Norway’s SNØ Indoor Snow Centre Is More Than Carbon Neutral

Norway’s huge SNØ indoor snow centre which opened shortly before the pandemic has been highlighting the fact that despite the image of indoor snow centres needing to use a lot of energy to keep the snow in shape year-round, it is actually a so-called ‘plus building’ – generating more green energy than the power it needs to operate.

The surplus energy that we produce goes to the local area, in the form of both district heating and district cooling. It issued this statement.

“From a sustainability perspective we can state that we send out around 23% more energy for heating other buildings than we use for electricity from the grid. In addition, we dare to say that SNØ also has an infinite sustainability perspective with regard to the UN’s sustainability goal number 3 – Ensure good health and promote quality of life for everyone, regardless of age. Because here we offer skiing and cultural joy that everyone can take part in. Our vision at SNØ is to inspire more people to activities that make them happy. Because we believe that activity, good health choices and a feeling of mastery are basic prerequisites for people’s positive development.”

In a statement on its sustainability, the centre says prior to design and long before construction, the team behind SNØ visited many existing centres seeking advice on best energy management and on their environmental initiatives. They adopted many of these and added more.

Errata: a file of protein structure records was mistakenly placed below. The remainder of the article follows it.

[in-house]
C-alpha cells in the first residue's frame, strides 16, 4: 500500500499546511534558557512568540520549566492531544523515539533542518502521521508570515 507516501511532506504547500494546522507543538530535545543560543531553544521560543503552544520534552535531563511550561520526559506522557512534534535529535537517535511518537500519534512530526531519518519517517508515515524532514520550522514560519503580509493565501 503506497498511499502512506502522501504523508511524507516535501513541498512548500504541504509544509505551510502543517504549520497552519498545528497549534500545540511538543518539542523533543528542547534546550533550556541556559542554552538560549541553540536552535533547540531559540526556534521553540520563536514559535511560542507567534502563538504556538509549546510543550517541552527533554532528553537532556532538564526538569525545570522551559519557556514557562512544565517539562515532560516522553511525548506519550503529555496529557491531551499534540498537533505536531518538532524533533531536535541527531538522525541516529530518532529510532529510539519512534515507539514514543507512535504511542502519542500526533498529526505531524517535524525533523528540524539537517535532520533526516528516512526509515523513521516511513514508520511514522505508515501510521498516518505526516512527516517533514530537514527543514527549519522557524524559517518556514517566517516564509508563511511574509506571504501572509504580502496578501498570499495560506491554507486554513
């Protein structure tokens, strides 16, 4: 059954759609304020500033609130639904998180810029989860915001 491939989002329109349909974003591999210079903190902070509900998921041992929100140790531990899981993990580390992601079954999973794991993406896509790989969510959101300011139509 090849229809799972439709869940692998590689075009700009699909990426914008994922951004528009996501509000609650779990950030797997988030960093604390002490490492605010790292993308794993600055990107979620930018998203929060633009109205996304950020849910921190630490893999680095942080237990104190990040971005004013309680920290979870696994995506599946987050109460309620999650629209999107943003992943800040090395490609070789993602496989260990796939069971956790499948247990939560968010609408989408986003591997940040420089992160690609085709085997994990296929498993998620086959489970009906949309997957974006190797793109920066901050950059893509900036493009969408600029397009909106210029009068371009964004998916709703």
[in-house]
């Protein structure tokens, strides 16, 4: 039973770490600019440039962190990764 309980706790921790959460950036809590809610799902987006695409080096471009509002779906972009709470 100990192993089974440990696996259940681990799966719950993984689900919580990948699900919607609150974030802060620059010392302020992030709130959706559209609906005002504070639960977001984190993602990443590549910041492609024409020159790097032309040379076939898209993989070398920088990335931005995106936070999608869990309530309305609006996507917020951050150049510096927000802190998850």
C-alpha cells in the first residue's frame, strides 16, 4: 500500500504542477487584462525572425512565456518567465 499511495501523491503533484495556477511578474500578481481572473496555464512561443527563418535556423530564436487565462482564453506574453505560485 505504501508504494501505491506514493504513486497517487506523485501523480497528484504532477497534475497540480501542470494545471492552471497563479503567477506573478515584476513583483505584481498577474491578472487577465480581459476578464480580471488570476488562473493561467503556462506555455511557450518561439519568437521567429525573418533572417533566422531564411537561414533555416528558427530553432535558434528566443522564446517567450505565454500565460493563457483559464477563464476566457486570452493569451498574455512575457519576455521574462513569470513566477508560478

The centre uses the least possible energy to keep the snow cold. This includes having exceptional insulation of walls, ceilings and in the ground around the entire arena. The arena also maintains a passive house standard when it comes to sealing in the cold, which is very important so as not to leak large amounts of cold energy.

“If the 500m long building was not tightly sealed, it would function as an 80m high chimney where all the cold would flow out of the building,” the statement explains.

Then it is a case of thing like ultra-efficient refrigeration machines and using the latest heat pumps for heat recovery. Heat is distributed to local buildings to warm them, both domestic and commercial, and there is also a cool air by-product of the heat pumps which is in turn recycled to nearby commercial buildings.

All this effort means that the vast building of 470,000 cubic metres ‘only’ needs 5700 megawatt hours (MWh) of Norway’s green energy annually to keeps the building constantly at -4 to -2 degrees year round. However as the heat pumps deliver around 7000 MWh out of SNØ it is actually exporting more heat energy than energy used. 7000 MWh corresponds to the annual electricity consumption of around 350 detached houses.

“The calculation is thus as follows: the 5700 megawatt hours of electricity that enter gives a total of 8700 MWh in the form of cold, and 7000 MWh in the form of heat. For every kilowatt hour that goes into the building, we get 2.75 kilowatt hours out – which gives a so-called efficiency of 2.75. The energy we use is thus less than the one we bring back to society via the district heating and district cooling network. This means that we deliver more heat energy to the environment than we ourselves use of energy to drive SNOW, which makes us a plus building,” the statement continues.

The centre say they intend to become still more green-energy self-sufficient with a plan to put solar panels on their vast 500m long roof, a way of generating solar power and make “sun in to snow” already in use at a number of indoor snow centres in Europe.